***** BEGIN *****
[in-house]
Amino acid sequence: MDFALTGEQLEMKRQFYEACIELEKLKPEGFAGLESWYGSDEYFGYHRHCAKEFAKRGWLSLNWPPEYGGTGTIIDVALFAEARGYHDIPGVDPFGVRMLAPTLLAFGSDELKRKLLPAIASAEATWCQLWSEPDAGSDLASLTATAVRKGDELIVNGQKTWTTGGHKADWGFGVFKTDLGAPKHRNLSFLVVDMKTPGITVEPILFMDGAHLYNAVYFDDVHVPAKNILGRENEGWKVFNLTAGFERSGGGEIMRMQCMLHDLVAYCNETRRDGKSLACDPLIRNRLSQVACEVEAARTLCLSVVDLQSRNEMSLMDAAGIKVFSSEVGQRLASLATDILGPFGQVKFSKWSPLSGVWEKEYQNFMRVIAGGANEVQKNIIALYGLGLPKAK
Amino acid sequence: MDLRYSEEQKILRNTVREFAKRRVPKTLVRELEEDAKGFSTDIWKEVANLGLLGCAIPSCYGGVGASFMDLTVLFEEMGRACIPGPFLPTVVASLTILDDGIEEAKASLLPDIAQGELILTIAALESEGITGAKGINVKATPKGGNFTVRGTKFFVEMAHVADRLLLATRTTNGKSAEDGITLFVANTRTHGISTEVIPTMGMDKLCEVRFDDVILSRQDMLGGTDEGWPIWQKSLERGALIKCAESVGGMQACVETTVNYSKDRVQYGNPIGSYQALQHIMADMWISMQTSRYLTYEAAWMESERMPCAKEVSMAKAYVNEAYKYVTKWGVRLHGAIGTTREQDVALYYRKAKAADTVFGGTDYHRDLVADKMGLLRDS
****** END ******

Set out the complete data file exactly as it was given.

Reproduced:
[in-house]
Amino acid sequence: MDFALTGEQLEMKRQFYEACIELEKLKPEGFAGLESWYGSDEYFGYHRHCAKEFAKRGWLSLNWPPEYGGTGTIIDVALFAEARGYHDIPGVDPFGVRMLAPTLLAFGSDELKRKLLPAIASAEATWCQLWSEPDAGSDLASLTATAVRKGDELIVNGQKTWTTGGHKADWGFGVFKTDLGAPKHRNLSFLVVDMKTPGITVEPILFMDGAHLYNAVYFDDVHVPAKNILGRENEGWKVFNLTAGFERSGGGEIMRMQCMLHDLVAYCNETRRDGKSLACDPLIRNRLSQVACEVEAARTLCLSVVDLQSRNEMSLMDAAGIKVFSSEVGQRLASLATDILGPFGQVKFSKWSPLSGVWEKEYQNFMRVIAGGANEVQKNIIALYGLGLPKAK
Amino acid sequence: MDLRYSEEQKILRNTVREFAKRRVPKTLVRELEEDAKGFSTDIWKEVANLGLLGCAIPSCYGGVGASFMDLTVLFEEMGRACIPGPFLPTVVASLTILDDGIEEAKASLLPDIAQGELILTIAALESEGITGAKGINVKATPKGGNFTVRGTKFFVEMAHVADRLLLATRTTNGKSAEDGITLFVANTRTHGISTEVIPTMGMDKLCEVRFDDVILSRQDMLGGTDEGWPIWQKSLERGALIKCAESVGGMQACVETTVNYSKDRVQYGNPIGSYQALQHIMADMWISMQTSRYLTYEAAWMESERMPCAKEVSMAKAYVNEAYKYVTKWGVRLHGAIGTTREQDVALYYRKAKAADTVFGGTDYHRDLVADKMGLLRDS